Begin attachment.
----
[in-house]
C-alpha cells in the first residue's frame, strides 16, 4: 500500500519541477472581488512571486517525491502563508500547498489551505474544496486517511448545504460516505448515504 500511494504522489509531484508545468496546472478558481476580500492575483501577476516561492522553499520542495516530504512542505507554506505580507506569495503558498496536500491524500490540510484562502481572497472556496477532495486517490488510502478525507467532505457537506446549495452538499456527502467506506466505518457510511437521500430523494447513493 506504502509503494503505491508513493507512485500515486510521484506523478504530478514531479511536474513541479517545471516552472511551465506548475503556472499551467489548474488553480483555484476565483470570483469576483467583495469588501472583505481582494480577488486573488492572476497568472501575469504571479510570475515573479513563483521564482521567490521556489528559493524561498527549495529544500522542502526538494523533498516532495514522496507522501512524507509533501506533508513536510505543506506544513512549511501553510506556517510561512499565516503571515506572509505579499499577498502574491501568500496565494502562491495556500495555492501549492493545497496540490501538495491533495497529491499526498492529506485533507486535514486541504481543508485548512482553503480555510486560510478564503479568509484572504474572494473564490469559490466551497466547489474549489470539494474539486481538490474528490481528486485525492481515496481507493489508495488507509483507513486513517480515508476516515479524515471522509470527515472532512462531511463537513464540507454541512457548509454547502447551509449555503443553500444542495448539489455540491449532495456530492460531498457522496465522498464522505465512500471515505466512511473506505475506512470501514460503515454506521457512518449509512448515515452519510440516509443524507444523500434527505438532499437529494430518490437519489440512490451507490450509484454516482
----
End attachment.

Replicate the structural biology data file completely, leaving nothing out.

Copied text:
[in-house]
C-alpha cells in the first residue's frame, strides 16, 4: 500500500519541477472581488512571486517525491502563508500547498489551505474544496486517511448545504460516505448515504 500511494504522489509531484508545468496546472478558481476580500492575483501577476516561492522553499520542495516530504512542505507554506505580507506569495503558498496536500491524500490540510484562502481572497472556496477532495486517490488510502478525507467532505457537506446549495452538499456527502467506506466505518457510511437521500430523494447513493 506504502509503494503505491508513493507512485500515486510521484506523478504530478514531479511536474513541479517545471516552472511551465506548475503556472499551467489548474488553480483555484476565483470570483469576483467583495469588501472583505481582494480577488486573488492572476497568472501575469504571479510570475515573479513563483521564482521567490521556489528559493524561498527549495529544500522542502526538494523533498516532495514522496507522501512524507509533501506533508513536510505543506506544513512549511501553510506556517510561512499565516503571515506572509505579499499577498502574491501568500496565494502562491495556500495555492501549492493545497496540490501538495491533495497529491499526498492529506485533507486535514486541504481543508485548512482553503480555510486560510478564503479568509484572504474572494473564490469559490466551497466547489474549489470539494474539486481538490474528490481528486485525492481515496481507493489508495488507509483507513486513517480515508476516515479524515471522509470527515472532512462531511463537513464540507454541512457548509454547502447551509449555503443553500444542495448539489455540491449532495456530492460531498457522496465522498464522505465512500471515505466512511473506505475506512470501514460503515454506521457512518449509512448515515452519510440516509443524507444523500434527505438532499437529494430518490437519489440512490451507490450509484454516482